In 2015, with the absence of Stephen Harper, Merkel became the only leader to have attended every G20 meeting since the very first in 2008, having been present at a record eleven summits as of 2016. She is expected to host the 2017 G20 Hamburg summit. In 2016, following the election of Donald Trump to the U.S. presidency, Merkel was described by The New York Times as “the Liberal West’s Last Defender” and by Timothy Garton Ash as “the leader of the free world.” U.S. President Barack Obama described her in 2016 as his “closest international partner” throughout his tenure as President.

The first Cabinet of Angela Merkel was sworn in at 16:00 CET on 22 November 2005. On 31 October 2005, after the defeat of his favoured candidate for the position of Secretary General of the SPD, Franz Müntefering indicated that he would resign as party chairman, which he did in November. Ostensibly responding to this, Edmund Stoiber (CSU), who was originally nominated as Minister for Economics and Technology, announced his withdrawal on 1 November 2005. While this was initially seen as a blow to Merkel’s attempt at forming a viable coalition, the manner in which Stoiber withdrew earned him much ridicule and severely undermined his position as a Merkel rival. Separate conferences of the CDU, CSU, and SPD approved the proposed Cabinet on 14 November 2005. The second Cabinet of Angela Merkel was sworn in on 28 October 2009.

A much-respected politician by now, she easily won a third term as the Chancellor and the third Cabinet of Angela Merkel was sworn in on 17 December 2013. In August 2015, she reportedly indicated that she would run for a fourth term in 2017.

As a female politician from a centre right party who is also a scientist, Merkel has been compared by many in the English-language press to former British Prime Minister Margaret Thatcher. Some have referred to her as “Iron Lady”, “Iron Girl”, and even “The Iron Frau” (all alluding to Thatcher, whose nickname was “The Iron Lady”—Thatcher also had a science degree from Oxford University in chemistry).

 

Awards and Honours

National honours

  • Germany: Grand Cross of the Order of Merit of the Federal Republic of Germany, Special Class
  • India: Recipient of the Jawaharlal Nehru Award for International Understanding
  • Israel: Recipient of the President’s Medal
  • Italy: Grand Cross of the Order of Merit of the Italian Republic
  • Norway: Knight Grand Cross of the Royal Norwegian Order of Merit
  • Peru: Grand Cross of the Order of the Sun of Peru
  • Portugal: Grand Cross of the Order of Prince Henry
  • Saudi Arabia: Knight Grand Officer of the Order of Abdulaziz al Saud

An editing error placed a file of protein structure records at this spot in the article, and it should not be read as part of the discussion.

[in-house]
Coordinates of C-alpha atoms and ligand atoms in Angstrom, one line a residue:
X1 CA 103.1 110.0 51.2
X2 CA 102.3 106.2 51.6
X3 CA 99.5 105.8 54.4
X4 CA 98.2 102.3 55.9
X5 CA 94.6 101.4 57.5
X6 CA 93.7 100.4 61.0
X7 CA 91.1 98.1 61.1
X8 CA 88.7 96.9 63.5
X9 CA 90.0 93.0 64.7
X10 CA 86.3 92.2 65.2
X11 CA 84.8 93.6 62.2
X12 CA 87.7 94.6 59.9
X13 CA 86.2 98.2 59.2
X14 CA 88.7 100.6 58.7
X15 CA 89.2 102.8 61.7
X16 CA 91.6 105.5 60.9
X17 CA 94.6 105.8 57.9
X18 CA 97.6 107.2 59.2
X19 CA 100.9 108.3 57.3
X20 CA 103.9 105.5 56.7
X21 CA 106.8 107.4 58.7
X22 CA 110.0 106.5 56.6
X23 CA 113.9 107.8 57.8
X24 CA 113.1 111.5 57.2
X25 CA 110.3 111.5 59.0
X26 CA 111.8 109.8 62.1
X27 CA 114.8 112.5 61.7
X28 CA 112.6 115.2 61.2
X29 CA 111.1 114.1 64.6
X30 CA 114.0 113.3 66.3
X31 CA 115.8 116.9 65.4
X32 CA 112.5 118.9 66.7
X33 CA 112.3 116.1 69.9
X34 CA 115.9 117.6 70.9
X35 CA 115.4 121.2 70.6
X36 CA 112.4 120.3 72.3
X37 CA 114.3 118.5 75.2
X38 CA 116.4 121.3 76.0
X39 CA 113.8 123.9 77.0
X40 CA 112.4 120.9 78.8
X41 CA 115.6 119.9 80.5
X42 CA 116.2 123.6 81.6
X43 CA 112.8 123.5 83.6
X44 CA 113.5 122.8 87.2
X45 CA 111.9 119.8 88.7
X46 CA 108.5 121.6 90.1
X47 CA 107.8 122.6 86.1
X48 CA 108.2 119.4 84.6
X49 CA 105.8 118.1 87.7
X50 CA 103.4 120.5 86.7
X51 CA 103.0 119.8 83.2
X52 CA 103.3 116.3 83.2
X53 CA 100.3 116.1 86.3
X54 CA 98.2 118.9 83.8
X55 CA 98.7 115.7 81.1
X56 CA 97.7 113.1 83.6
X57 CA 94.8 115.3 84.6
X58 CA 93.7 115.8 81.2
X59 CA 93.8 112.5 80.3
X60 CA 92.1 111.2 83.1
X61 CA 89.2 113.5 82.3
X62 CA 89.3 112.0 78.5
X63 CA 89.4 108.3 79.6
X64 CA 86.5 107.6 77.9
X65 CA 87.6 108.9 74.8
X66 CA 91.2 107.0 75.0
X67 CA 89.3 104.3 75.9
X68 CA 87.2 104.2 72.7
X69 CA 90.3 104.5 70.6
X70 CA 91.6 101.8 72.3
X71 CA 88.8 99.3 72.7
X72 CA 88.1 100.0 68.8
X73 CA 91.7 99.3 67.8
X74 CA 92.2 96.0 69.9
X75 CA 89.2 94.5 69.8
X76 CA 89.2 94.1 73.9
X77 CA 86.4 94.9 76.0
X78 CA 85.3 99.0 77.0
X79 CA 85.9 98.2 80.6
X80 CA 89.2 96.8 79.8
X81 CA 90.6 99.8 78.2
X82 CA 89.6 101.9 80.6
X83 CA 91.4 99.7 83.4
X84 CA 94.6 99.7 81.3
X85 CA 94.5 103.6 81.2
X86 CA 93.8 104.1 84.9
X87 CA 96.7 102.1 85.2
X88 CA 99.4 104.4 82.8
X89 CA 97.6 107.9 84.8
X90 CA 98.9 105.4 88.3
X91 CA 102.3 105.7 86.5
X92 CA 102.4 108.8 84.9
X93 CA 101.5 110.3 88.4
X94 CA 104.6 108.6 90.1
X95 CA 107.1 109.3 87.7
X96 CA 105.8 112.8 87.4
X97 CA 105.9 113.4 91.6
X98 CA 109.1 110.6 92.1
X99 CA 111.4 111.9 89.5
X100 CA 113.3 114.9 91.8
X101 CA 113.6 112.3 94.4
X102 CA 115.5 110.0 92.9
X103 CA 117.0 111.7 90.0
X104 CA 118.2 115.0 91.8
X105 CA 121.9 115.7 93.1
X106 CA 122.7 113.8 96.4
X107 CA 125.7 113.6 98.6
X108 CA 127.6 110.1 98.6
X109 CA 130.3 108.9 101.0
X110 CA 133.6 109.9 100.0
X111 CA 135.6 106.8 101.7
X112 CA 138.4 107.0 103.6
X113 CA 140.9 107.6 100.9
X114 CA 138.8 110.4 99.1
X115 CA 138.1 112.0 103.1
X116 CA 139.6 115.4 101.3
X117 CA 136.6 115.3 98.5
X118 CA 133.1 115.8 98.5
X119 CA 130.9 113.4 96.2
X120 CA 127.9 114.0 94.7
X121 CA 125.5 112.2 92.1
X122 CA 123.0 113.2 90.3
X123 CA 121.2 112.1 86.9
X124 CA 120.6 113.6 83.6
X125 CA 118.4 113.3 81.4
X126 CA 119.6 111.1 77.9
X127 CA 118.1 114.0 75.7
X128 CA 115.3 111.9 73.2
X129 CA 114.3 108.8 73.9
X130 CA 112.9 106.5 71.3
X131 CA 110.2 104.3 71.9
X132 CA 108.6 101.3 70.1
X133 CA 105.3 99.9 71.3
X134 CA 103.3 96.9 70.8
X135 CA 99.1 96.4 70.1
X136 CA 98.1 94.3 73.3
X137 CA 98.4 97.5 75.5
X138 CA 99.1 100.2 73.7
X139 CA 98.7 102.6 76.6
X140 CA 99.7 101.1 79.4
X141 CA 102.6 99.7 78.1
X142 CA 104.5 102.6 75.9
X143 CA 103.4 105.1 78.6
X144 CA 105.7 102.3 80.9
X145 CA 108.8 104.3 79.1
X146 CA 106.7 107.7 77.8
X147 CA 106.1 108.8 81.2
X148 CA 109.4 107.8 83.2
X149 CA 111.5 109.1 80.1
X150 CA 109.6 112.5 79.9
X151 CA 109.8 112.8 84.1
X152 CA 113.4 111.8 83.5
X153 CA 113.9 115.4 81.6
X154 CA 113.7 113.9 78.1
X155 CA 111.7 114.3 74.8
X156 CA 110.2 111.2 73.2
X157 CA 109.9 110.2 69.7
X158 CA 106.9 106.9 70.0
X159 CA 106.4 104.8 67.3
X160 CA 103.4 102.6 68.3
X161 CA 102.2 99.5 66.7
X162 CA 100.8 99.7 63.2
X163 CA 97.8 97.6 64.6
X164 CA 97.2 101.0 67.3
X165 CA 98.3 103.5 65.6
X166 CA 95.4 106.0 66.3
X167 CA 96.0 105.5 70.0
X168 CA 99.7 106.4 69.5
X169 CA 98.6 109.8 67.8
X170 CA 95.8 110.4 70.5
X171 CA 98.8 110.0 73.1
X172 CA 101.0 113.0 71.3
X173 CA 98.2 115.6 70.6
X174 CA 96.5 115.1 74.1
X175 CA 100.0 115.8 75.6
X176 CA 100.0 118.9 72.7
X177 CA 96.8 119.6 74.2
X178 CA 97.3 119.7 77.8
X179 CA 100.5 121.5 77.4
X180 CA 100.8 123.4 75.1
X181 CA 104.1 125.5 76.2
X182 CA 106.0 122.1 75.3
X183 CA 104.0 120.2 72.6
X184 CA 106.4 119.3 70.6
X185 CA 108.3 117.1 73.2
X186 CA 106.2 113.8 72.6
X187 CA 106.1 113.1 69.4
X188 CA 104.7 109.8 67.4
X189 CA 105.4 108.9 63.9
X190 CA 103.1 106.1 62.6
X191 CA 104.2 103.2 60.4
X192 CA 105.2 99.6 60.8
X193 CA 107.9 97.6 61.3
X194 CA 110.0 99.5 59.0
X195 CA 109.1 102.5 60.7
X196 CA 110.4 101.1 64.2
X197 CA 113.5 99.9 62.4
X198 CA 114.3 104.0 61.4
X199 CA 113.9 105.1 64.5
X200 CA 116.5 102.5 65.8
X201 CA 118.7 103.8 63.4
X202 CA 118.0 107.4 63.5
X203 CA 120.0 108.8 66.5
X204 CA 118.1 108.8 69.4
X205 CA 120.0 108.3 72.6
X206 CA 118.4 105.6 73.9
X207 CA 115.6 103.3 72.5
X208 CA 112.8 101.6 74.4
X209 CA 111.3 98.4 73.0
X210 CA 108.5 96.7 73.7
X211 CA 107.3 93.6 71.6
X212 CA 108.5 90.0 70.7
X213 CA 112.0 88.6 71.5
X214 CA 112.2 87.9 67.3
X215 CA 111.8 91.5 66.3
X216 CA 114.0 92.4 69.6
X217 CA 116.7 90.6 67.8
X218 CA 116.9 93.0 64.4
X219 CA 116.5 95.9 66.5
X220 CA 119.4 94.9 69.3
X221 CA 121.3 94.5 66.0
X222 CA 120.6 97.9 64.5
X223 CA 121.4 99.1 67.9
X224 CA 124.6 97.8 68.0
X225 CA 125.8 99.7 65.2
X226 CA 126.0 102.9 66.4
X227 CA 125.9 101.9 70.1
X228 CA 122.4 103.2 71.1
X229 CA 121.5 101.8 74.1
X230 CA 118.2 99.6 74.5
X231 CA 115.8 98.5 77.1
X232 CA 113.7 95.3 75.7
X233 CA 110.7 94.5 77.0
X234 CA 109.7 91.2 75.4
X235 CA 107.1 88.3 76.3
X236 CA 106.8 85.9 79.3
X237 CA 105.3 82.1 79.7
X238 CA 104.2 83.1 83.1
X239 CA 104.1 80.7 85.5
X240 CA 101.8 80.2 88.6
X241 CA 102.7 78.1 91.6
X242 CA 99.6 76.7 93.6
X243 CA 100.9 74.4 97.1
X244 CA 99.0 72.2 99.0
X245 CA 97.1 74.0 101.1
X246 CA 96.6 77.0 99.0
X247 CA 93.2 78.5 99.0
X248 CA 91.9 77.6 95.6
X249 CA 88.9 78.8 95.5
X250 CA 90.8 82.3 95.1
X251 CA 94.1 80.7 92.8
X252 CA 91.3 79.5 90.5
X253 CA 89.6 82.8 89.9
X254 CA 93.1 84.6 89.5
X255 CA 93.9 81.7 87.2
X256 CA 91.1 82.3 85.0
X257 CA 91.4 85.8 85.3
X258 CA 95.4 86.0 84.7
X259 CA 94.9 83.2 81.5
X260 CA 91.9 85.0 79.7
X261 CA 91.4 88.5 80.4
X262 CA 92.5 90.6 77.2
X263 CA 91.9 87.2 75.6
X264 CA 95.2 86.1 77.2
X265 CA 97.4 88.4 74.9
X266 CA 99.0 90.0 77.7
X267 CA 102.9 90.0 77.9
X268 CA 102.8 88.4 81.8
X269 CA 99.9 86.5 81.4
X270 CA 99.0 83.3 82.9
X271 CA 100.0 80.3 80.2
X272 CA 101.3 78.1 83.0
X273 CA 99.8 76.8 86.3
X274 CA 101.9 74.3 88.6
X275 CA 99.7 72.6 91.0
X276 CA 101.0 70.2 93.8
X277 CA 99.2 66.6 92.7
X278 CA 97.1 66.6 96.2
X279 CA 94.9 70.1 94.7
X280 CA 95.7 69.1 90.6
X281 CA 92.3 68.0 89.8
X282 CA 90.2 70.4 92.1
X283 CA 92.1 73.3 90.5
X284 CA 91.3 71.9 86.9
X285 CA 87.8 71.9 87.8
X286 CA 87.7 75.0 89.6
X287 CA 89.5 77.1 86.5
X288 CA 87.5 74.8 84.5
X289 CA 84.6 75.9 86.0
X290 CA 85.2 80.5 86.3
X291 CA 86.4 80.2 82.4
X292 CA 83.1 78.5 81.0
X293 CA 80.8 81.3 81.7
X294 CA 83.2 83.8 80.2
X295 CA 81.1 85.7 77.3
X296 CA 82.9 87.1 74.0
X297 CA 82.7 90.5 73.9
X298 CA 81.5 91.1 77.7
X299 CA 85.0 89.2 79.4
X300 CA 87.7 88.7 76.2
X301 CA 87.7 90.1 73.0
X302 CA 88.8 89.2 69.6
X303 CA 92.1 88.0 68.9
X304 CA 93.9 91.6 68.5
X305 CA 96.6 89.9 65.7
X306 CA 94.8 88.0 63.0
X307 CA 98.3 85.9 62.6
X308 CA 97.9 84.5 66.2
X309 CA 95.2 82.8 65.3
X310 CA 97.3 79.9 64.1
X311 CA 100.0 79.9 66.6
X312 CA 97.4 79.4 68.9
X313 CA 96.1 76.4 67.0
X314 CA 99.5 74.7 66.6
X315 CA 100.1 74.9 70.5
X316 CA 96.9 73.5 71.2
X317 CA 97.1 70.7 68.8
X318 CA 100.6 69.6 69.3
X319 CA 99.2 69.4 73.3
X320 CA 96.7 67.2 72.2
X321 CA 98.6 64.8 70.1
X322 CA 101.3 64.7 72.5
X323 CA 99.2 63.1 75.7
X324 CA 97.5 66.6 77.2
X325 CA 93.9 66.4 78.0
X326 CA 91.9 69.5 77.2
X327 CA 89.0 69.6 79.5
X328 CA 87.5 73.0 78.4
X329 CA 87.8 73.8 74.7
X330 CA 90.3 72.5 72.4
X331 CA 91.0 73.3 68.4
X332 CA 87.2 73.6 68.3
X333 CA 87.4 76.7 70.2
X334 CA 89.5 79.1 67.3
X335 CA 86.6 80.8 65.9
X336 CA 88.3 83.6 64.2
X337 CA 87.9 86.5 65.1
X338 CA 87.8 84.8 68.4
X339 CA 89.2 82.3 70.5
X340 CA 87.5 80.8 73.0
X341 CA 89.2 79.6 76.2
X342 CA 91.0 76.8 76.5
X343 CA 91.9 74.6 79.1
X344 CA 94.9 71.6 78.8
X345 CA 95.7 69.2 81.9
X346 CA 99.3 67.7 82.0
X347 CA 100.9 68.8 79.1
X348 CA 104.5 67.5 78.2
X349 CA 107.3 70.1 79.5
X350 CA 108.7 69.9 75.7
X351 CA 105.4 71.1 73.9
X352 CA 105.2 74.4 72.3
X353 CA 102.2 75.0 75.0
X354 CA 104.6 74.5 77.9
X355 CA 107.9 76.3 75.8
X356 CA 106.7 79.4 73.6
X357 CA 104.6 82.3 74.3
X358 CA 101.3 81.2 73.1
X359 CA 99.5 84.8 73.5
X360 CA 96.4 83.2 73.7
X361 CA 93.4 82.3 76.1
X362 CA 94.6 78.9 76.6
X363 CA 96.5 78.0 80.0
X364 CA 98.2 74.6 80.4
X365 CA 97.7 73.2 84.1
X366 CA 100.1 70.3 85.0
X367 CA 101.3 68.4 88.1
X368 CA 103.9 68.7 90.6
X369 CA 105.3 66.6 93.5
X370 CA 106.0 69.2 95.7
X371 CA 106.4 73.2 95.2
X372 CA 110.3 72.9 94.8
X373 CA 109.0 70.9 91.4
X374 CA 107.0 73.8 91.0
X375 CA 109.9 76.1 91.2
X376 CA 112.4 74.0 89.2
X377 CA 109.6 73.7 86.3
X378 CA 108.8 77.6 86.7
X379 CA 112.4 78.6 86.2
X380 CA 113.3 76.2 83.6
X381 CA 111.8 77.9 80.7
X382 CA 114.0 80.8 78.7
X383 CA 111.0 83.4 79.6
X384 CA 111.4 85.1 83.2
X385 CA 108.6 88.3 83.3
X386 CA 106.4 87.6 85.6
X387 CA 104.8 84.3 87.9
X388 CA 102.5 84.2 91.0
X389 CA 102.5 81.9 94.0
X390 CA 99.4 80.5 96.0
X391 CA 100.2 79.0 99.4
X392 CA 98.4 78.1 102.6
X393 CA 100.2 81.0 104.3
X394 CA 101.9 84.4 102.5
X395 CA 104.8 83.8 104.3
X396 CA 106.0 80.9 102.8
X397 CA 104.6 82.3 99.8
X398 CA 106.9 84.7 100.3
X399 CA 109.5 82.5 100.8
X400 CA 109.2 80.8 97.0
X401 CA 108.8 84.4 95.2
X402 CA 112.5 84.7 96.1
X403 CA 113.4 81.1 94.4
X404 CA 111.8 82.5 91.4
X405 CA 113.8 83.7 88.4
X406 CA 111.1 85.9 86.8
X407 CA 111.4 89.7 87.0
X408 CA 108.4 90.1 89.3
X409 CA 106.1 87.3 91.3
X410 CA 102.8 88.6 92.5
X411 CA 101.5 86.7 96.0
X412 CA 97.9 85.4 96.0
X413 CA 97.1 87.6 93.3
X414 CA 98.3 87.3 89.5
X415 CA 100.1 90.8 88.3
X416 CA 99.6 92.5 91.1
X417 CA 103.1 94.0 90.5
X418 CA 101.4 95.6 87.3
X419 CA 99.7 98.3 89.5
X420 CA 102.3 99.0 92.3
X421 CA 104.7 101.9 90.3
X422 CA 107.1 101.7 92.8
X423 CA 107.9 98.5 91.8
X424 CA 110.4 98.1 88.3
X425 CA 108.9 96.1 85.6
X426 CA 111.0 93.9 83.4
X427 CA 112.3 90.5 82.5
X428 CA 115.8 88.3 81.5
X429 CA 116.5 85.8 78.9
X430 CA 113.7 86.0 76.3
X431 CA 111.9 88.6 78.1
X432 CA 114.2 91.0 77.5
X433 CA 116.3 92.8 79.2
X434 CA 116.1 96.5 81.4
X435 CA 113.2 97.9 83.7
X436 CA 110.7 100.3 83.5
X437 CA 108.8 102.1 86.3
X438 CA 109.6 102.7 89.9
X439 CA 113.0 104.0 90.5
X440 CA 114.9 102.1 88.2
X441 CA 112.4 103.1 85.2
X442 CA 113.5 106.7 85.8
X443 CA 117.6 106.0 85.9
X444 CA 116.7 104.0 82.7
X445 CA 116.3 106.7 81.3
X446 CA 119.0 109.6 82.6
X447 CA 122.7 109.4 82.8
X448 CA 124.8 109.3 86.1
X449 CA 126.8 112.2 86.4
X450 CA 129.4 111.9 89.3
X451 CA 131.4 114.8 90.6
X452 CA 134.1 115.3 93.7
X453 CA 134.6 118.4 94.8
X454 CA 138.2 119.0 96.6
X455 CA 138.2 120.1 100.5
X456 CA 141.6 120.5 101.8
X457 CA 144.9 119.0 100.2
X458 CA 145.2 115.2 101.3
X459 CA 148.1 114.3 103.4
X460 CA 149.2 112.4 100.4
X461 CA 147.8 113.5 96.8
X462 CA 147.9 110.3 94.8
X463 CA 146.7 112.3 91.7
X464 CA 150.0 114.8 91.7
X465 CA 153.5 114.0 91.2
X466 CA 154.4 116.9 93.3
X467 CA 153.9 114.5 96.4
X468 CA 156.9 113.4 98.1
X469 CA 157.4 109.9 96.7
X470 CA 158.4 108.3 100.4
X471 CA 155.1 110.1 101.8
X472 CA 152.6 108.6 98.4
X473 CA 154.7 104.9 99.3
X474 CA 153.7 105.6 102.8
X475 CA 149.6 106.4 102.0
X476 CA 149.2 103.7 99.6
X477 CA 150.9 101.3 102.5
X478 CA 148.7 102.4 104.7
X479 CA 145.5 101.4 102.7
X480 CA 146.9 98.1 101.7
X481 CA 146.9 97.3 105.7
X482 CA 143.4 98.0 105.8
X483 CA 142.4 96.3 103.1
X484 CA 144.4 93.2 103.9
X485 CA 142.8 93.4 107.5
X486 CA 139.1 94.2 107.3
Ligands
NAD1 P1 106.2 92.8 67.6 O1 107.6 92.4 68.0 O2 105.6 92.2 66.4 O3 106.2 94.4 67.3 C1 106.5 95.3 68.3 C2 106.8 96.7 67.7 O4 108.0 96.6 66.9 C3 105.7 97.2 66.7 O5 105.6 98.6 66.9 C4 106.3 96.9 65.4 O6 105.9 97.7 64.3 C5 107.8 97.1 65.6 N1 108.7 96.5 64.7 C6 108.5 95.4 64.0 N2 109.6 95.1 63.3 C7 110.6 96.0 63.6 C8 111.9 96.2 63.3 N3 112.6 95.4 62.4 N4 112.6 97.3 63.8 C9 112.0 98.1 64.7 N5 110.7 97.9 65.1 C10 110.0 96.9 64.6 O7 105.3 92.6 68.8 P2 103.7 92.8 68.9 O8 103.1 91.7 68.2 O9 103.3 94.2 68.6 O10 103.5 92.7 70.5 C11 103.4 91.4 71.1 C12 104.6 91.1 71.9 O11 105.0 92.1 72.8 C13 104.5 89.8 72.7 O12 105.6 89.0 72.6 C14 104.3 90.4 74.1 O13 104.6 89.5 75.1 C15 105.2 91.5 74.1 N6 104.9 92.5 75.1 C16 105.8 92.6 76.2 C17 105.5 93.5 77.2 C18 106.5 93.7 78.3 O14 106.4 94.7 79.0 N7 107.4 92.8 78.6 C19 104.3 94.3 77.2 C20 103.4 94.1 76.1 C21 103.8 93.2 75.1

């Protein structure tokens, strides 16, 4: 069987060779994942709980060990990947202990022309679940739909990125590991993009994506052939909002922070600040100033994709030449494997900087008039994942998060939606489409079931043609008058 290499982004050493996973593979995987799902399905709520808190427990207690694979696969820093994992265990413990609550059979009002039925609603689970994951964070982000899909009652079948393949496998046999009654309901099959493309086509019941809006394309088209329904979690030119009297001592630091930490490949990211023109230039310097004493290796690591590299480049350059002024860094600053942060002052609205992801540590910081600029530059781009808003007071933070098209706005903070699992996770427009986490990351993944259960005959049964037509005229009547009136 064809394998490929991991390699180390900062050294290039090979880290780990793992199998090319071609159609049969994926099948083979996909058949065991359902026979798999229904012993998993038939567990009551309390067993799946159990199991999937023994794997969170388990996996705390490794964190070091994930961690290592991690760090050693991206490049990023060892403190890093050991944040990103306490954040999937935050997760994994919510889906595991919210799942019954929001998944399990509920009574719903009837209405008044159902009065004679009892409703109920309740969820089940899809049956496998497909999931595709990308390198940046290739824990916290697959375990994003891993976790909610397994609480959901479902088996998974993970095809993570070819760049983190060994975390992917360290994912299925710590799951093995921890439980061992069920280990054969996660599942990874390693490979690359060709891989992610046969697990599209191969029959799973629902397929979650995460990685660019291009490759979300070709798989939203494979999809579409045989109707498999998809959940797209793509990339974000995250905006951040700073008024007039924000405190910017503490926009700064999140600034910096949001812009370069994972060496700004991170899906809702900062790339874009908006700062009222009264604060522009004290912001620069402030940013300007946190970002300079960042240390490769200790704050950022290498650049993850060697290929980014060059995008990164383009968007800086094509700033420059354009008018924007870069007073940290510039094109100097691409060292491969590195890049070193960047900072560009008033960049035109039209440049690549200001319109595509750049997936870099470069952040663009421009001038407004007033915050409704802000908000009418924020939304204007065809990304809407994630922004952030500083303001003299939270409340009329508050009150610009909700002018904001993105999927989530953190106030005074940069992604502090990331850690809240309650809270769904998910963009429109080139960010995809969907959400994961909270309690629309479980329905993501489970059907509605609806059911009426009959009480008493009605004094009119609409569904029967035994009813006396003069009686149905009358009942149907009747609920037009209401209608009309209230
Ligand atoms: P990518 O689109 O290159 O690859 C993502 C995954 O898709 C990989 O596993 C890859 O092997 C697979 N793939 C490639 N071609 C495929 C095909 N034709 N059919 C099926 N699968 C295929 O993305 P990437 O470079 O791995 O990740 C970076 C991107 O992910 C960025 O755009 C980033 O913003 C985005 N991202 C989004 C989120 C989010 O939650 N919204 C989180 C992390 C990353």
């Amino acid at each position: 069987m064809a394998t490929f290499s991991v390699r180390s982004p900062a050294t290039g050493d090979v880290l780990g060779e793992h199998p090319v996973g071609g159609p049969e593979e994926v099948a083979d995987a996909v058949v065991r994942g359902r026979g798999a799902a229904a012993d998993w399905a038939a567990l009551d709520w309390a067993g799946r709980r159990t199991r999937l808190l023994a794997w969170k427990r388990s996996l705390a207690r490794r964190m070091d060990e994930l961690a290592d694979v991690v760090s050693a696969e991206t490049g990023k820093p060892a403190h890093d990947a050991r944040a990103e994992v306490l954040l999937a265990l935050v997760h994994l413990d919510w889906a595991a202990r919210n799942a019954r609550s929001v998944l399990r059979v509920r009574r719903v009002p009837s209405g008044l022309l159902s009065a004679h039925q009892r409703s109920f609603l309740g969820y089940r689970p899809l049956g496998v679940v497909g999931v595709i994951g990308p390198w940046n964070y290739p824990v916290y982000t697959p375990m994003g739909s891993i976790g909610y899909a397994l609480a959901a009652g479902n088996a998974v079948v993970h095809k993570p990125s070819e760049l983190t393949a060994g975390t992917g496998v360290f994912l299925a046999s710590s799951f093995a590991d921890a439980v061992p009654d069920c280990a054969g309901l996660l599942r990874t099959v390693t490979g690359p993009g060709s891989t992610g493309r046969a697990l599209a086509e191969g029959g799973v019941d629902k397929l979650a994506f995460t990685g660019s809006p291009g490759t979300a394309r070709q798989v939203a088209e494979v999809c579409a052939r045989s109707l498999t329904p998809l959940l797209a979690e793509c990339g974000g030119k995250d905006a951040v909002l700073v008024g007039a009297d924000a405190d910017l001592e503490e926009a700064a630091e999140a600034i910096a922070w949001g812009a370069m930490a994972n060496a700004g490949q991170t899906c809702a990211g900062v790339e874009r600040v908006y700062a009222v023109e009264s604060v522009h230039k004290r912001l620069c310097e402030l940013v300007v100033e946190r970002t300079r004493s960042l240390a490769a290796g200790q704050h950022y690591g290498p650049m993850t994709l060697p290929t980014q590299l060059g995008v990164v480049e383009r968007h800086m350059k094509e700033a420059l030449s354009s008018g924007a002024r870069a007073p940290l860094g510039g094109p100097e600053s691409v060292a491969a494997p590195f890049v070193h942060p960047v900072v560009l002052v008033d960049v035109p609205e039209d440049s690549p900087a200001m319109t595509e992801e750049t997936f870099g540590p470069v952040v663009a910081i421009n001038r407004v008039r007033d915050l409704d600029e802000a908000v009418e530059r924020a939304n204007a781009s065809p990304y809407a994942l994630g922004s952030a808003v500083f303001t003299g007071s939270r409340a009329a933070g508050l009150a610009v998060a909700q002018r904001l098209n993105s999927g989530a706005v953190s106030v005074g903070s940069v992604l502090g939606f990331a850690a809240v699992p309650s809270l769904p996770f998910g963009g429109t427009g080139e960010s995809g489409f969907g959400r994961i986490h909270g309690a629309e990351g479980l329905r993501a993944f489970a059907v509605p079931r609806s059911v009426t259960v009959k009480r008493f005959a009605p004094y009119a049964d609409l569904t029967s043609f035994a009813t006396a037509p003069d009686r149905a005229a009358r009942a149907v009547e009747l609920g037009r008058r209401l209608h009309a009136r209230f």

• United States: Recipient of the Presidential Medal of Freedom

Honorary degrees

  • In 2007, Merkel was awarded an honorary doctorate from the Hebrew University of Jerusalem.
  • In June 2008, she was awarded the honorary doctorate from Leipzig University.
  • University of Technology in Wrocław (Poland) in September 2008 and Babeş-Bolyai University from Cluj-Napoca, Romania on 12 October 2010 for her historical contribution to the European unification and for her global role in renewing international cooperation.
  • On 23 May 2013, she was awarded an honorary doctorate from the Radboud University Nijmegen.
  • In November 2013, she was awarded the Honorary Doctorate (Honoris Causa) title by the University of Szeged.
  • In November 2014, she was awarded the title Doctor Honoris Causa by Comenius University in Bratislava.
  • In September 2015, she was awarded the title Doctor Honoris Causa by the University of Bern.
  • In January 2017, she was awarded the title Doctor Honoris Causa jointly by the Ghent University and Katholieke Universiteit Leuven.

Other

  • In 2006, Angela Merkel was awarded the Vision for Europe Award for her contribution toward greater European integration.
  • She received the Karlspreis (Charlemagne Prize) in 2008 for distinguished services to European unity.
  • In March 2008, she received the B’nai B’rith Europe Award of Merit.
  • Merkel topped Forbes magazine’s list of “The World’s 100 Most Powerful Women” in 2006, 2007, 2008, 2009, 2011, 2012, 2013, 2014, 2015, and 2016.
  • New Statesman named Angela Merkel in “The World’s 50 Most Influential Figures” 2010.
  • On 16 June 2010, the American Institute for Contemporary German Studies at Johns Hopkins University in Washington D.C. awarded Chancellor Merkel its Global Leadership Award (AICGS) in recognition of her outstanding dedication to strengthening German-American relations.
  • On 21 September 2010, the Leo Baeck Institute, a research institution in New York City devoted to the history of German-speaking Jewry, awarded Angela Merkel the Leo Baeck Medal. The medal was presented by former U.S. Secretary of the Treasury and current Director of the Jewish Museum Berlin, W. Michael Blumenthal, who cited Merkel’s support of Jewish cultural life and the integration of minorities in Germany.
  • On 31 May 2011, she received the Jawaharlal Nehru Award for the year 2009 from the Indian government. She received the award for International understanding.
  • Forbes list of The World’s Most Powerful People ranked Merkel as the world’s second most powerful person in 2012, the highest ranking achieved by a woman since the list began in 2009; she was ranked fifth in 2013 and 2014
  • On 28 November 2012, she received the Heinz Galinski Award in Berlin, Germany.
  • India: Indira Gandhi Peace Prize (2013)
  • In December 2015, she was named Time magazine’s Person of the Year.